Racial quotas in the Springbok selection process are still a regular subject of rancour but Kolisi is living proof of their ongoing validity and usefulness
There are people who believe Nelson Mandela died years before he really did, who swear they remember reading about his funeral in the 1980s, hearing it on the radio, even watching it on TV. It is such a common mistake that the phenomenon’s got its own name: the “Mandela effect”. Time was when that phrase would have carried very different connotations. It might have described Mandela’s galvanising influence in moments such as the 1995 World Cup final, when he famously dressed in François Pienaar’s spare Springbok jersey to present the South Africa team with the Webb Ellis Cup, and when, Mandela said later, South Africa celebrated as “one nation uniting behind our victorious team”.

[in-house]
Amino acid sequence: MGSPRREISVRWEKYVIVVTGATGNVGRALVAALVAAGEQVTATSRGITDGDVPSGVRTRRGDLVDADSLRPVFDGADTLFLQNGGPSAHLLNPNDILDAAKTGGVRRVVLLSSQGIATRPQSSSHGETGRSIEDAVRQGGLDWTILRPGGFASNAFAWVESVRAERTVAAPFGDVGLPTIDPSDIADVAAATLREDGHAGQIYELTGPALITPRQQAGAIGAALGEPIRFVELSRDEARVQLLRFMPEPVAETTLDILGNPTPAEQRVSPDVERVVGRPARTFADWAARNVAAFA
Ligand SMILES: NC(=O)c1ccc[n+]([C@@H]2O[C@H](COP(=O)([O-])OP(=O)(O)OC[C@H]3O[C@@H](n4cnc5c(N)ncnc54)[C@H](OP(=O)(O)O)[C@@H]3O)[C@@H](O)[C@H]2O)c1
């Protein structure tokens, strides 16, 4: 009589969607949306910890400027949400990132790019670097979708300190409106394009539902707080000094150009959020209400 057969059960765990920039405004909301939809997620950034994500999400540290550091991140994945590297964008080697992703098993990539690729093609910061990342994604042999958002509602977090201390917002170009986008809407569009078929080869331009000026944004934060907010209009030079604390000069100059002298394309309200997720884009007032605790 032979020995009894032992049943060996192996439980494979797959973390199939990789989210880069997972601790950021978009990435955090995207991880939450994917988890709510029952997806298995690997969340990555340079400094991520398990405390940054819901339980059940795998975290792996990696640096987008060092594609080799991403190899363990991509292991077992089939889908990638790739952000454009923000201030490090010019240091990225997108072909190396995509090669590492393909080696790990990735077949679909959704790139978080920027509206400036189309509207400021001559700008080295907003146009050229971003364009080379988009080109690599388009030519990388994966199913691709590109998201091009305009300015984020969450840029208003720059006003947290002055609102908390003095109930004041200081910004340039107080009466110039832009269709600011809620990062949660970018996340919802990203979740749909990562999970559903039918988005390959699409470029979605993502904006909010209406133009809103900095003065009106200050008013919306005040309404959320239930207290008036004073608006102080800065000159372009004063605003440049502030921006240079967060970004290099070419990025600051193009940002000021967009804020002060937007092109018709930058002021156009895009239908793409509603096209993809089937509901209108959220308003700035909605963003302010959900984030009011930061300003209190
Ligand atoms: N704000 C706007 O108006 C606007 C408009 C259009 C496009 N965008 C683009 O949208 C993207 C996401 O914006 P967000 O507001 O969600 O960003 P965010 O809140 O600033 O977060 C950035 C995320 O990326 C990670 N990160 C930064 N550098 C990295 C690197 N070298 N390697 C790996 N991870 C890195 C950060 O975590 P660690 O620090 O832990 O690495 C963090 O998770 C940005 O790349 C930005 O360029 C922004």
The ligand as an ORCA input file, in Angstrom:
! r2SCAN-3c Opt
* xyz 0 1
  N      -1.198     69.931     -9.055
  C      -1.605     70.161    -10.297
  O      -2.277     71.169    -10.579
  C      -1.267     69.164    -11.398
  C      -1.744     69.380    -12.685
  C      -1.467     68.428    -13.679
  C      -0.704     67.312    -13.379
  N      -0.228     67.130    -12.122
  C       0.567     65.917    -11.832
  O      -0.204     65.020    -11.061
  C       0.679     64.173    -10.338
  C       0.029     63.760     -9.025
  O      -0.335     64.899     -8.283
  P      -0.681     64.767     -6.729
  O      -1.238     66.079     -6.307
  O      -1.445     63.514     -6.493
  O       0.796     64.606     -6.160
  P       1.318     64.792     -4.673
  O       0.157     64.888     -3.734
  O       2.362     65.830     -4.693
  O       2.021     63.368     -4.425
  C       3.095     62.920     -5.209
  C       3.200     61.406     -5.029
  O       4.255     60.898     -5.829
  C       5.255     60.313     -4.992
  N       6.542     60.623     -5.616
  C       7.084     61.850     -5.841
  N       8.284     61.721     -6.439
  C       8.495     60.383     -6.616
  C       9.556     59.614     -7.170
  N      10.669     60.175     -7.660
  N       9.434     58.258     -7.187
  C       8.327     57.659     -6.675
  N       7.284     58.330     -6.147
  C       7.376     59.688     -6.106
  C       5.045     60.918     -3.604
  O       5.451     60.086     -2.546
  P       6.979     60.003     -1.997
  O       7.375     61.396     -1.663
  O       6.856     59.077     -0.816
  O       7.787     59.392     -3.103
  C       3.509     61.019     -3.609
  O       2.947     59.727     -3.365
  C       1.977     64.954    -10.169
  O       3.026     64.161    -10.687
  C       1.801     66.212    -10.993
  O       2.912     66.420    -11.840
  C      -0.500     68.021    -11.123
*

Here, too, our collective memory, shaped by Clint Eastwood’s Hollywood history Invictus, has grown a little warped and distorted. A lot of South Africans will tell you that the sense of unity Mandela’s gesture engendered was alive so briefly that they cannot be sure it really existed at all.
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